Sunday, December 06, 2015

Sunday Post

Arise, be enlightened, O Jerusalem: for thy light is come, and the glory of the Lord is risen upon thee.

A merry Hanukkah to all y'all.

And on the feast of Saint Nicholas, too.

Just in: Guy Turcotte has been found guilty of murdering his children:

Guy Turcotte was found guilty on Sunday of second-degree murder in the stabbing deaths of his two young children more than six years ago.

It was Turcotte's second trial on two charges of first-degree murder in the slayings of Olivier, 5, and Anne-Sophie, 3. He was found not criminally responsible in 2011.

The 11 jurors returned with a verdict on their seventh day of deliberations.

Turcotte, 43, admitted to causing the deaths but his lawyer was seeking a verdict of not criminally responsible by way of mental disorder.

A muffled "Yes" could be heard in the courtroom when the verdict was announced. It came from the direction of Isabelle Gaston, the mother of the slain children.

Sentencing arguments will take place on Dec. 18.

This man meant to murder his children. He is a monster.

Belgium cracks down on Islamists:

Islamic State's attack on Paris has triggered shifts in great power strategy in the Middle East, but just as significant for Europeans may be change afoot inside an office block near Brussels' Gare du Nord station.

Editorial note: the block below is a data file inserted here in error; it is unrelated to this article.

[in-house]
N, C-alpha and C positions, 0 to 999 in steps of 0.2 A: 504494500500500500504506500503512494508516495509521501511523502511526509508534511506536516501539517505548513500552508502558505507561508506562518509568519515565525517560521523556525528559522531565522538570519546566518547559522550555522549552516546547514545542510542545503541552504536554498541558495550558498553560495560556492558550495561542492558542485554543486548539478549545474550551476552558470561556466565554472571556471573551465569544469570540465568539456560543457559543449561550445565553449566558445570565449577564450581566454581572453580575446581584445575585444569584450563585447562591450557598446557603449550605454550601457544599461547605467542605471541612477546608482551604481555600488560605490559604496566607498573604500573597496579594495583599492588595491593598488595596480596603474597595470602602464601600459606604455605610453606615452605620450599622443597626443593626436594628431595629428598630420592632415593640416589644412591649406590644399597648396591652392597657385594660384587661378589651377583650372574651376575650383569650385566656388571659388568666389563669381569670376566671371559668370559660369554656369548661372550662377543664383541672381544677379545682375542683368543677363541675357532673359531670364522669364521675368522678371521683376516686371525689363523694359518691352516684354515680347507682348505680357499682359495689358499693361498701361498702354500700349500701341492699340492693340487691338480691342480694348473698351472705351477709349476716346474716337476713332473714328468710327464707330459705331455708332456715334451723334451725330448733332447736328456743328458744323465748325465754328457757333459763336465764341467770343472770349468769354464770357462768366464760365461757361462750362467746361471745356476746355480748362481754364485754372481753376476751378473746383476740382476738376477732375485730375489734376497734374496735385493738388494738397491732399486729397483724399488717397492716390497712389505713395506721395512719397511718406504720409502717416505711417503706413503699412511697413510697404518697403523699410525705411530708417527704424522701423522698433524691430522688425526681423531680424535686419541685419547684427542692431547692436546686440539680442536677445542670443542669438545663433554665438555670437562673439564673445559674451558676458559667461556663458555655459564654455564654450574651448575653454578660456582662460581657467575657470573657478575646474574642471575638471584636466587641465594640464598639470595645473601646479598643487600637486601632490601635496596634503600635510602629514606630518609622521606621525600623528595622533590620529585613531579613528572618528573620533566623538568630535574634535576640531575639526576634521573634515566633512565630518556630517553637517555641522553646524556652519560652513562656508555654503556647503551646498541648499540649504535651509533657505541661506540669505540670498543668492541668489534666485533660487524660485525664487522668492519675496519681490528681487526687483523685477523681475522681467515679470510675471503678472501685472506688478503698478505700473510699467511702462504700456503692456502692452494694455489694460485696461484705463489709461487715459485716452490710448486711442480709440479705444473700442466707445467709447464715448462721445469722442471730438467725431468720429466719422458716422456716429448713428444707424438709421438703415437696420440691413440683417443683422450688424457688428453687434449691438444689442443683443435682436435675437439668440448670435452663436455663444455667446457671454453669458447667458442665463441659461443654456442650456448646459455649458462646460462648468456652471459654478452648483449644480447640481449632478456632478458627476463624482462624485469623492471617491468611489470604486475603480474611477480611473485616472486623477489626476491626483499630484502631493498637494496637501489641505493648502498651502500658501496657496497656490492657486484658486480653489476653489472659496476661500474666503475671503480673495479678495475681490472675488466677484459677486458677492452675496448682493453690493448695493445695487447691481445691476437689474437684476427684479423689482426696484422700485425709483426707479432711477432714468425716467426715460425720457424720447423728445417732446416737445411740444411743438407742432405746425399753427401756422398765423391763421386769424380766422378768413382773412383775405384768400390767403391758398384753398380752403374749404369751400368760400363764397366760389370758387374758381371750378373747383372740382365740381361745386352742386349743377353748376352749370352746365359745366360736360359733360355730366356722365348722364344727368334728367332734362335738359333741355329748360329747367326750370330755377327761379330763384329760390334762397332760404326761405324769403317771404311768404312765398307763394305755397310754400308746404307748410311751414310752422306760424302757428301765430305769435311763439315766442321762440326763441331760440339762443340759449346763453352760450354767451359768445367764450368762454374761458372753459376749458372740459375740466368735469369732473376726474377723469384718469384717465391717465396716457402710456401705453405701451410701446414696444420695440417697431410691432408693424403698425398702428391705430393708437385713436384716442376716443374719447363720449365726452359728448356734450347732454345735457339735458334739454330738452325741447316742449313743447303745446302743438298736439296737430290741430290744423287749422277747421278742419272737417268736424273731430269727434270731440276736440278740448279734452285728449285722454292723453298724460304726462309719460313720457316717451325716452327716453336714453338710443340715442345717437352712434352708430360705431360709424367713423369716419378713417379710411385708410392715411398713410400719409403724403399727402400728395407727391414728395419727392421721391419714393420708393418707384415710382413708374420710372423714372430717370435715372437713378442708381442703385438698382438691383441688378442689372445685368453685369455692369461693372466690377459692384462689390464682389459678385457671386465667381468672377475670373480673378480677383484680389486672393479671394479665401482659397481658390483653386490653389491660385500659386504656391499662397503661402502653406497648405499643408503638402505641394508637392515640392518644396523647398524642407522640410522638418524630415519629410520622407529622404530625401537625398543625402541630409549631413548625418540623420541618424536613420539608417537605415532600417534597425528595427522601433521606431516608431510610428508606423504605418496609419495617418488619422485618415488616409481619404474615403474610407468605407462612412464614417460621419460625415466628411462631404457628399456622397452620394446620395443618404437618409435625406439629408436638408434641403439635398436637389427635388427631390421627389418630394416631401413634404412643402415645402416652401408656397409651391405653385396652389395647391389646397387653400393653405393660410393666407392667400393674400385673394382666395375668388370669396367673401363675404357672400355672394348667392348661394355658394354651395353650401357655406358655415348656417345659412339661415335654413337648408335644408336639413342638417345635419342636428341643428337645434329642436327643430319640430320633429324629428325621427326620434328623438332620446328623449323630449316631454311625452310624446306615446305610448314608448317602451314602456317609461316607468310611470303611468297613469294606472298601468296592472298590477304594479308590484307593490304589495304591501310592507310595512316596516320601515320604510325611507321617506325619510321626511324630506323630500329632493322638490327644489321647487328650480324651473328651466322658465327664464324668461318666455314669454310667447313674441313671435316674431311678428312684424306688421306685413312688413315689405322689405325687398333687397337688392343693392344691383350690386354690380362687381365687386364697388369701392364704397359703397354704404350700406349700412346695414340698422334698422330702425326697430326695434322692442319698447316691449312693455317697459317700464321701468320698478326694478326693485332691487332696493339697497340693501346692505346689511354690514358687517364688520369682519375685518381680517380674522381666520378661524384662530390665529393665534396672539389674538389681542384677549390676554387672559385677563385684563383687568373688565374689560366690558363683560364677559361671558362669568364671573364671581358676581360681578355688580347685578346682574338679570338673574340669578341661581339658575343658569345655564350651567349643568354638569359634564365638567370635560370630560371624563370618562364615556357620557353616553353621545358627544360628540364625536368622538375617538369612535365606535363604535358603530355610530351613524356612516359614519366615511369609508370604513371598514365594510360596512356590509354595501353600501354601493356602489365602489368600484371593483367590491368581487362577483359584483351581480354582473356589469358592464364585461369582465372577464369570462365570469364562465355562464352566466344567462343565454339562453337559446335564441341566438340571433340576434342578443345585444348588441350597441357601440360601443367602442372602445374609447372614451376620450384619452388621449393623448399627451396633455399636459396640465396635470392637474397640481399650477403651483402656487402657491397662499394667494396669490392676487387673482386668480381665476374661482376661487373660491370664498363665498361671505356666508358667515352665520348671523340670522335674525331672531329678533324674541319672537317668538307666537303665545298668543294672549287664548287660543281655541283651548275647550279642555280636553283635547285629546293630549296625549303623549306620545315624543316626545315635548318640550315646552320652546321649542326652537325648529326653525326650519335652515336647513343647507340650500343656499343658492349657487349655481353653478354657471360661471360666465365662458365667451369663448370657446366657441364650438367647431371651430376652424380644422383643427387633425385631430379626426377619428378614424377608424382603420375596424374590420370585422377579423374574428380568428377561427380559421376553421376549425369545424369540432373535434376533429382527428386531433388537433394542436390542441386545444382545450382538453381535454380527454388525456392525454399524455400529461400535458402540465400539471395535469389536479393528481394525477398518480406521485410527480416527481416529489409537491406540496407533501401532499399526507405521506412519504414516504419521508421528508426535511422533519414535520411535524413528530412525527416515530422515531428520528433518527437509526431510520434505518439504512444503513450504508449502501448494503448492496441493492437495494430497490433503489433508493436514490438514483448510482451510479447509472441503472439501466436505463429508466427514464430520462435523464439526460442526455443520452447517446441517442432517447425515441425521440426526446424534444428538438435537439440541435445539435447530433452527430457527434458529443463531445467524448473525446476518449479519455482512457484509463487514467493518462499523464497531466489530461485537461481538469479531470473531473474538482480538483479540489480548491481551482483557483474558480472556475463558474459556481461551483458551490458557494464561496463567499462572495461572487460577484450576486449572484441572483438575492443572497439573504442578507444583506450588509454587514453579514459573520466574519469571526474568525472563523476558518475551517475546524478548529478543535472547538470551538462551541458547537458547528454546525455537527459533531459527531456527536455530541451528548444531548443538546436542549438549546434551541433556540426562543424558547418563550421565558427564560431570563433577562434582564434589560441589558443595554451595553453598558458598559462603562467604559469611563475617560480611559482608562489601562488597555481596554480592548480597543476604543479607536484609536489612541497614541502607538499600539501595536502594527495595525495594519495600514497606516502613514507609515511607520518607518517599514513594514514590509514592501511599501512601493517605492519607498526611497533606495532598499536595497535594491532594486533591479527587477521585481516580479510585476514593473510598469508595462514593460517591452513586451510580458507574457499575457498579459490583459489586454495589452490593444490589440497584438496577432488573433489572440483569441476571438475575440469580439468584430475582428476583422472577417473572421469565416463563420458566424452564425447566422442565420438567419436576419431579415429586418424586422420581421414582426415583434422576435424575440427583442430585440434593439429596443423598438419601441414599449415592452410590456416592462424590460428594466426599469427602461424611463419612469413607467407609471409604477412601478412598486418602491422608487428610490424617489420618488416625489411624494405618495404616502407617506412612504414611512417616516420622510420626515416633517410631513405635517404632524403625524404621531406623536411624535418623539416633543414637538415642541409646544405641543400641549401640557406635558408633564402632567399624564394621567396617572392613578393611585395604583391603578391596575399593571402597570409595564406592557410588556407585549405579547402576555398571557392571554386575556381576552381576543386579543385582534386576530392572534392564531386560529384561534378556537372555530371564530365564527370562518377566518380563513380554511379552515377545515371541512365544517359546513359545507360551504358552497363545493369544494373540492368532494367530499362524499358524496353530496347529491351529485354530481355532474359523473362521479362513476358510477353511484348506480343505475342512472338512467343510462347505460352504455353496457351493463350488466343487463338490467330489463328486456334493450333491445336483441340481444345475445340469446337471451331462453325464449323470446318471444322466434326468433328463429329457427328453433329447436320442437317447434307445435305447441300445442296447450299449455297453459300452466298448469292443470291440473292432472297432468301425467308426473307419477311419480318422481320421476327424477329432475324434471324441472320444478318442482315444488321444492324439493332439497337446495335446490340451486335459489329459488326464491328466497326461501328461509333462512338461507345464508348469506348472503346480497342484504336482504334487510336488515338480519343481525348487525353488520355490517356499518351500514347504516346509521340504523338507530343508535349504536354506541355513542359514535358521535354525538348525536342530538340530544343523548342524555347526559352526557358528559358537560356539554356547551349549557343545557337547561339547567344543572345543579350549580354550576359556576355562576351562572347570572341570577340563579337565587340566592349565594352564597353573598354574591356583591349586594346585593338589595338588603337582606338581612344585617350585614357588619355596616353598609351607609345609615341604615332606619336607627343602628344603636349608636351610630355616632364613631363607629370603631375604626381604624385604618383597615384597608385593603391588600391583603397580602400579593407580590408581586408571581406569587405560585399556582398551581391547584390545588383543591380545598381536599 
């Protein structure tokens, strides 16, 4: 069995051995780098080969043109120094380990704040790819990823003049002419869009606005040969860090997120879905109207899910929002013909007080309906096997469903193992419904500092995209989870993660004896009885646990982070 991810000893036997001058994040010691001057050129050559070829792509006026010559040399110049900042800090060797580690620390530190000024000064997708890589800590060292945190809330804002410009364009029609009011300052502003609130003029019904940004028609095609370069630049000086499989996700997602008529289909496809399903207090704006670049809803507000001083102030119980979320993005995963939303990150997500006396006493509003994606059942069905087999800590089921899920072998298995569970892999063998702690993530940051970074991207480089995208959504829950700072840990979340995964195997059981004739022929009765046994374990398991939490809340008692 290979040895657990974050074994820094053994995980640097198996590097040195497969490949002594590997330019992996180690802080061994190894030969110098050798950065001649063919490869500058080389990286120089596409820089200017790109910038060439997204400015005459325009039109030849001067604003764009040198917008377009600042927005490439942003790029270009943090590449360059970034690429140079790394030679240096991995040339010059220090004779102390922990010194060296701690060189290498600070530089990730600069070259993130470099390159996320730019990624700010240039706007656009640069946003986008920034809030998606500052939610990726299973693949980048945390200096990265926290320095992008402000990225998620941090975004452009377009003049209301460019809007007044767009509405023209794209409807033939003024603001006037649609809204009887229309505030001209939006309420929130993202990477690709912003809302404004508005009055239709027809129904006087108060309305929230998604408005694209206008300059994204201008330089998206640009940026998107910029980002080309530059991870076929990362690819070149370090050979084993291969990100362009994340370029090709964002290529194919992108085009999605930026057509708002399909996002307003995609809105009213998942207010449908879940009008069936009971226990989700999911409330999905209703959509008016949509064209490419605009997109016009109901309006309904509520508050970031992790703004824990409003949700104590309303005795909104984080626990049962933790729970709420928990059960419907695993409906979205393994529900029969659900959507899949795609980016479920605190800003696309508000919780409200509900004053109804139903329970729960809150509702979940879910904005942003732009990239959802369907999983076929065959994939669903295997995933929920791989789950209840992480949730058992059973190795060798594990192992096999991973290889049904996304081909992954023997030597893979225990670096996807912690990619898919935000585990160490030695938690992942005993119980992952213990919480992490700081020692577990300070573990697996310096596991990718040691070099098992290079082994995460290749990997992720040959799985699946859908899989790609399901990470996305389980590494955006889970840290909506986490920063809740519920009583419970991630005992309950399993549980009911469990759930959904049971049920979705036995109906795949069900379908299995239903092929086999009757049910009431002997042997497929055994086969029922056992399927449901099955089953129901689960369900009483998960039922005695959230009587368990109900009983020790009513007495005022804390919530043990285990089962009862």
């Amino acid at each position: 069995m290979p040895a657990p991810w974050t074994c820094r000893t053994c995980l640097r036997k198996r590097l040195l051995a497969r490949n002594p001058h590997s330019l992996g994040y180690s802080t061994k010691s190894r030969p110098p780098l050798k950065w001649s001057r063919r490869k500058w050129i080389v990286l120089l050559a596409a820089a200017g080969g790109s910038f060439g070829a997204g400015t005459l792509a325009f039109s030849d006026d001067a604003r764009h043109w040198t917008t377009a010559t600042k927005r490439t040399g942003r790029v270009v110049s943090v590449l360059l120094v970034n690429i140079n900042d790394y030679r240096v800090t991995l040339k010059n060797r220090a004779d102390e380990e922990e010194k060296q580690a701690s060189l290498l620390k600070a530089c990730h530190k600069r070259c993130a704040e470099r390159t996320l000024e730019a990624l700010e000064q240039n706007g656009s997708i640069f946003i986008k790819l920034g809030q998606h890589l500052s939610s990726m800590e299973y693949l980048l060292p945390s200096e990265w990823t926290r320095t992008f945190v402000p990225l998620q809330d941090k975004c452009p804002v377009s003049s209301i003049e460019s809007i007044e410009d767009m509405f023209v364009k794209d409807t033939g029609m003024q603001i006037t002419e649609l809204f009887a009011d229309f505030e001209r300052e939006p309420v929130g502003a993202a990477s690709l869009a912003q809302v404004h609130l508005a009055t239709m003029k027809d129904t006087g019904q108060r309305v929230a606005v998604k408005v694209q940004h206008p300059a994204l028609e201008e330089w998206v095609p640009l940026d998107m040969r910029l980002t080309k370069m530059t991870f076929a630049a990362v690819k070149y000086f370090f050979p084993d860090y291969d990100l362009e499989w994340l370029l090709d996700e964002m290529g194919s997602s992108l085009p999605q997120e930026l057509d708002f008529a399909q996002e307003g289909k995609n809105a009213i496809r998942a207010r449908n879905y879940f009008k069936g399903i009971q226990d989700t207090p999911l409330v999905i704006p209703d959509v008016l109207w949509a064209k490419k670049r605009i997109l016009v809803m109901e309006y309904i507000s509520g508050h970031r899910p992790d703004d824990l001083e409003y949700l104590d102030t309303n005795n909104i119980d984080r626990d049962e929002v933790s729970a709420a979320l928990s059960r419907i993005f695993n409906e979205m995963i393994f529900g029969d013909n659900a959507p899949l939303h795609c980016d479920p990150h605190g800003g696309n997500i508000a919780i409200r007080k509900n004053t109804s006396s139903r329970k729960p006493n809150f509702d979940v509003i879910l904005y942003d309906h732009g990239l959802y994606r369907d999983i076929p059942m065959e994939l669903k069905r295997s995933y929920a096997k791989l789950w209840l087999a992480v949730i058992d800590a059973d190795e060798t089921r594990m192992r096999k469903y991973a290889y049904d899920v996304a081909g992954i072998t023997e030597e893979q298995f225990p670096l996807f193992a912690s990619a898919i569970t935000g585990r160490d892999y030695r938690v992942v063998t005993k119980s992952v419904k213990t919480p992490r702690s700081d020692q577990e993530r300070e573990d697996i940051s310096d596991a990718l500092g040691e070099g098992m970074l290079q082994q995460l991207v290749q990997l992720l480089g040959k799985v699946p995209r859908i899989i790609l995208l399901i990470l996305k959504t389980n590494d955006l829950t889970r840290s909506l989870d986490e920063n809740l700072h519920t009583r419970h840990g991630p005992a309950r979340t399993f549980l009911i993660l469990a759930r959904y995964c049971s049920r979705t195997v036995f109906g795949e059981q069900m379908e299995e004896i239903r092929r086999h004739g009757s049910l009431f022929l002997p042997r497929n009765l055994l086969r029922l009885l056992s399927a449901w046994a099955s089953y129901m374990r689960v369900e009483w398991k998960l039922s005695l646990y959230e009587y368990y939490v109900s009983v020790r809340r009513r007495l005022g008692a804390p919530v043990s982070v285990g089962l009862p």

The Belgian capital was home to some of the Paris attackers and a logistical planning base for the operation. Dubbed by some "Jihad Central", the city was locked down for days for fear local radicals could strike at home.

Now, stung by international accusations that underfunding and political in-fighting had left its security services the weakest link in Europe's counter-terrorism defenses, Belgium is ploughing resources into an intelligence agency that faces the biggest concentration of Syria-linked militants in the West.

Staffing for the Surete de l'Etat (State Security), of which little is publicly known beyond its address in an anonymous federal government office building near Brussels' northern rail terminus, could rise by a quarter, according to government budget projections reviewed by Reuters.

And for the first time in memory, Belgium has plans to send its spies abroad, the Justice Ministry confirmed in response to a question from Reuters.

Belgian security chiefs have repeatedly complained that they cannot handle up to 900 home-grown Islamist militants, among the highest per capita rates in Europe - and certainly not with existing funds.

However, it took a foiled attack, including a shoot-out in the eastern town of Verviers, in January to reverse a planned budget cut and release 200 million euros ($212 million) of security spending. The Paris attacks led to a further 400 million euro package last month.

(SEE: horse, barn, out of)

ISIS claims responsibility for terrorist attacks in Yemen:

A huge explosion killed the governor of Yemen's southern Aden province and six of his bodyguards on Sunday, security officials said, in an attack that was later claimed by a local Islamic State affiliate.

Gov. Gaafar Mohamed Saad was travelling to his office when the explosion struck his convoy in the southern port city. Authorities are investigating the exact cause of the explosion. The officials spoke on condition of anonymity because they were not authorized to brief the media.